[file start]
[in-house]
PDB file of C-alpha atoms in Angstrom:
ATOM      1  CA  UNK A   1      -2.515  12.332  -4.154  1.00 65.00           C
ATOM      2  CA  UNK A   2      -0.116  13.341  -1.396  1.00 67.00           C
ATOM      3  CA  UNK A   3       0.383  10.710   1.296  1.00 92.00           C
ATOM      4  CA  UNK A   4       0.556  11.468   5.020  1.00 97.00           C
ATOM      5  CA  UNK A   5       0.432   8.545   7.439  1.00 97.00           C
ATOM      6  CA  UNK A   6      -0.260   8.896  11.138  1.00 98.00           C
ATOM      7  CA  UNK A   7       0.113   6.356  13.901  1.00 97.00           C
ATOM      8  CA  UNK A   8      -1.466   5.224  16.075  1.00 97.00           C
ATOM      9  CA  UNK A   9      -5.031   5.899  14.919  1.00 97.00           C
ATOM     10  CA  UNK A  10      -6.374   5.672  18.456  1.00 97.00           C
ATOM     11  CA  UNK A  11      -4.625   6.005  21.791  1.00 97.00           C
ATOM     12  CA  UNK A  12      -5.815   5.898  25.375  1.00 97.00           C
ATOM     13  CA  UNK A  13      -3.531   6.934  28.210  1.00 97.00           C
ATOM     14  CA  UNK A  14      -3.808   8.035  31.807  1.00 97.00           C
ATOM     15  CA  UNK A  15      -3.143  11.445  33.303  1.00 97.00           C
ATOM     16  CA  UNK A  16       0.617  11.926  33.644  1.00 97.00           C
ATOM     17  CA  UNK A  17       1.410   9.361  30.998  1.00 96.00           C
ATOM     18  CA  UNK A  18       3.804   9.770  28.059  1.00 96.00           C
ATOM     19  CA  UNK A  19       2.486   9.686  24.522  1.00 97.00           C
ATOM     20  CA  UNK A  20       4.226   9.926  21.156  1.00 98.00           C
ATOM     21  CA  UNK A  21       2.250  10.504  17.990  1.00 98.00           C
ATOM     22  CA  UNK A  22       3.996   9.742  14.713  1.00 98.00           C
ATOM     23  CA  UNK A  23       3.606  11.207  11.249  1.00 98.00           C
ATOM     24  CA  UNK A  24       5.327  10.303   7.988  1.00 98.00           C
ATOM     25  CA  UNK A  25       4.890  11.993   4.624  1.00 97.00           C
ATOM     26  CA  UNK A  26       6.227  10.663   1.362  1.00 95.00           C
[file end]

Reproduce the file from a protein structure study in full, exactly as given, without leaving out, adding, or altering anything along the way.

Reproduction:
[in-house]
PDB file of C-alpha atoms in Angstrom:
ATOM      1  CA  UNK A   1      -2.515  12.332  -4.154  1.00 65.00           C
ATOM      2  CA  UNK A   2      -0.116  13.341  -1.396  1.00 67.00           C
ATOM      3  CA  UNK A   3       0.383  10.710   1.296  1.00 92.00           C
ATOM      4  CA  UNK A   4       0.556  11.468   5.020  1.00 97.00           C
ATOM      5  CA  UNK A   5       0.432   8.545   7.439  1.00 97.00           C
ATOM      6  CA  UNK A   6      -0.260   8.896  11.138  1.00 98.00           C
ATOM      7  CA  UNK A   7       0.113   6.356  13.901  1.00 97.00           C
ATOM      8  CA  UNK A   8      -1.466   5.224  16.075  1.00 97.00           C
ATOM      9  CA  UNK A   9      -5.031   5.899  14.919  1.00 97.00           C
ATOM     10  CA  UNK A  10      -6.374   5.672  18.456  1.00 97.00           C
ATOM     11  CA  UNK A  11      -4.625   6.005  21.791  1.00 97.00           C
ATOM     12  CA  UNK A  12      -5.815   5.898  25.375  1.00 97.00           C
ATOM     13  CA  UNK A  13      -3.531   6.934  28.210  1.00 97.00           C
ATOM     14  CA  UNK A  14      -3.808   8.035  31.807  1.00 97.00           C
ATOM     15  CA  UNK A  15      -3.143  11.445  33.303  1.00 97.00           C
ATOM     16  CA  UNK A  16       0.617  11.926  33.644  1.00 97.00           C
ATOM     17  CA  UNK A  17       1.410   9.361  30.998  1.00 96.00           C
ATOM     18  CA  UNK A  18       3.804   9.770  28.059  1.00 96.00           C
ATOM     19  CA  UNK A  19       2.486   9.686  24.522  1.00 97.00           C
ATOM     20  CA  UNK A  20       4.226   9.926  21.156  1.00 98.00           C
ATOM     21  CA  UNK A  21       2.250  10.504  17.990  1.00 98.00           C
ATOM     22  CA  UNK A  22       3.996   9.742  14.713  1.00 98.00           C
ATOM     23  CA  UNK A  23       3.606  11.207  11.249  1.00 98.00           C
ATOM     24  CA  UNK A  24       5.327  10.303   7.988  1.00 98.00           C
ATOM     25  CA  UNK A  25       4.890  11.993   4.624  1.00 97.00           C
ATOM     26  CA  UNK A  26       6.227  10.663   1.362  1.00 95.00           C